The latest monthly house price index from LCPAca Residential Index, highlights today that new-builds are far more expensive than existing homes that are sold.
The LCPAca Residential Index was launched by London Central Portfolio (LCP) in conjunction with independent analysts Acadata and is designed to provide comprehensive data that tracks residential property prices and volumes within England & Wales, Greater London and Prime Central London.
The index is based on the actual prices at which every property in England & Wales is transacted, including prices of properties bought with cash and all new builds, using factual Land Registry data, as opposed to mortgage-based prices, asking prices or prices based on samples. It adopts a forecasting model, developed over 20 years, enabling reporting to be two months more up to date than provided by the Land Registry itself.
The latest data from the index shows the average price of a new-build home across England and Wales is now £338,694 and that is some 15.8 per cent higher than buying an existing property.
This had obviously raised concerns that Help-to-Buy loans are continuing to prop up high house prices by lending buyers of newly-built property up to 20 per cent of its value interest-free for five years.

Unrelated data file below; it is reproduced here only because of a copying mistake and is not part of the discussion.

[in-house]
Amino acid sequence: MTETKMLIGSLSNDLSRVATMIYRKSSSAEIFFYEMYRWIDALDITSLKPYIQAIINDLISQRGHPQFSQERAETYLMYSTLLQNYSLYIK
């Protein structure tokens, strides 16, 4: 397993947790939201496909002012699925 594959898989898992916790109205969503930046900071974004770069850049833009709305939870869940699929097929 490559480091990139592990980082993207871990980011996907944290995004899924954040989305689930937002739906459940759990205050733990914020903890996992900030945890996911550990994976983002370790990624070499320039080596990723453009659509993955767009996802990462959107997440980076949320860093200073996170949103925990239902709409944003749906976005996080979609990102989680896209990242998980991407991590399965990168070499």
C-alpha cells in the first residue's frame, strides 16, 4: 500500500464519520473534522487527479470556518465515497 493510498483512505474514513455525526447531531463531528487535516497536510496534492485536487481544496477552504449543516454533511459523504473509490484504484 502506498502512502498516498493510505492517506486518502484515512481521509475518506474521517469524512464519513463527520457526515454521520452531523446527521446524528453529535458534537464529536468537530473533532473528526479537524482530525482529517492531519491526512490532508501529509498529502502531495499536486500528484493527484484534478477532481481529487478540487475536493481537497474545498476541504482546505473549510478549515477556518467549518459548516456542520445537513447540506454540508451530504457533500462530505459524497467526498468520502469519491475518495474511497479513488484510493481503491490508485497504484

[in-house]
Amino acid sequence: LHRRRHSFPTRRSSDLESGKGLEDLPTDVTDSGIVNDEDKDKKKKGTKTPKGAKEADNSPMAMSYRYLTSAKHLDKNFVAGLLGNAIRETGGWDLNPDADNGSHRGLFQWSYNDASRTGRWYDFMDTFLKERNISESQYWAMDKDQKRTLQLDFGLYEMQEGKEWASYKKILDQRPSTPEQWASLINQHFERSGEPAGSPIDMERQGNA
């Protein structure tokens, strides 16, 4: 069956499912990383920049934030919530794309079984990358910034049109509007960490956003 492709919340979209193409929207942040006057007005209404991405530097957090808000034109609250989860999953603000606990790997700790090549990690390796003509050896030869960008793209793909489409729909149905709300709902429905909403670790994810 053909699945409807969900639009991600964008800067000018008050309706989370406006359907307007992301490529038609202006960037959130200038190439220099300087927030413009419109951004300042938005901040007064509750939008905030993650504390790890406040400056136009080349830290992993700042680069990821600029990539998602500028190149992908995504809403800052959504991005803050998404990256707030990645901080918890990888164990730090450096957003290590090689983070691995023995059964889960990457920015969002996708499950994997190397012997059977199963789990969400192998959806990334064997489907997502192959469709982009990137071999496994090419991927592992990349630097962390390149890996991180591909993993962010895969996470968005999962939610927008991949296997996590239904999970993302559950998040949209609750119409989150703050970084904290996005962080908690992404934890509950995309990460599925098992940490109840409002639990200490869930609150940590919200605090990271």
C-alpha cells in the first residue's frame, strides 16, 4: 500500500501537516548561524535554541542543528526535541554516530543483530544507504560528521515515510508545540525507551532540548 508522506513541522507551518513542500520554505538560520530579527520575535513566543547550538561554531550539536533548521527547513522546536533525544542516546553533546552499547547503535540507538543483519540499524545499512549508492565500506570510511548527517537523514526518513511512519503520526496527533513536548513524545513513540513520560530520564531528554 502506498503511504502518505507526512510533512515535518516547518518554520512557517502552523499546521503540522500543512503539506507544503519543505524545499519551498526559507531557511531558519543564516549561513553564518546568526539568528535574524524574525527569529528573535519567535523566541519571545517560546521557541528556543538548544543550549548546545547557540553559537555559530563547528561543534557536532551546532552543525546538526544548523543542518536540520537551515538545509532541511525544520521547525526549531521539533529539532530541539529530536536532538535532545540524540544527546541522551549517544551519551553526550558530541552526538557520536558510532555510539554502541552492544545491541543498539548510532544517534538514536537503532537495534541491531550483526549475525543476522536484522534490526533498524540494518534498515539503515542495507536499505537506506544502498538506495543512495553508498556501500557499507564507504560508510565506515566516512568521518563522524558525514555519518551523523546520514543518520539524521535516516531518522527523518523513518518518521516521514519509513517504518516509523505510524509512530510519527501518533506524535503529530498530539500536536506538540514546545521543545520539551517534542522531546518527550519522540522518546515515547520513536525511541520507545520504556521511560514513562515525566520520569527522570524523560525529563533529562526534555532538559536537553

While new-builds across England and Wales remain more expensive than existing homes, the market has seen a 2 per cent decline in prices in just three months and fall in annual sales of 1 per cent across the country, the data also revealed.
The prime central London new-build market, which is mainly formed of glossy apartment-style living, has seen annual transactions slump nearly 14 per cent with many claiming a downturn in international buyers as the reason.
In Greater London, quarterly new build prices have fallen by 3.5 per cent and represent just 15.6 per cent of all sales, compared with a peak of almost 20 per cent.
The LCPAca report also showed that across England and Wales, average monthly prices fell 0.4 per cent and quarterly prices fell 0.5 per cent, the fourth consecutive fall.
As a result, annual price house price inflation is just 3.4 per cent - the lowest it has been since 2012, with the average price standing at £290,624.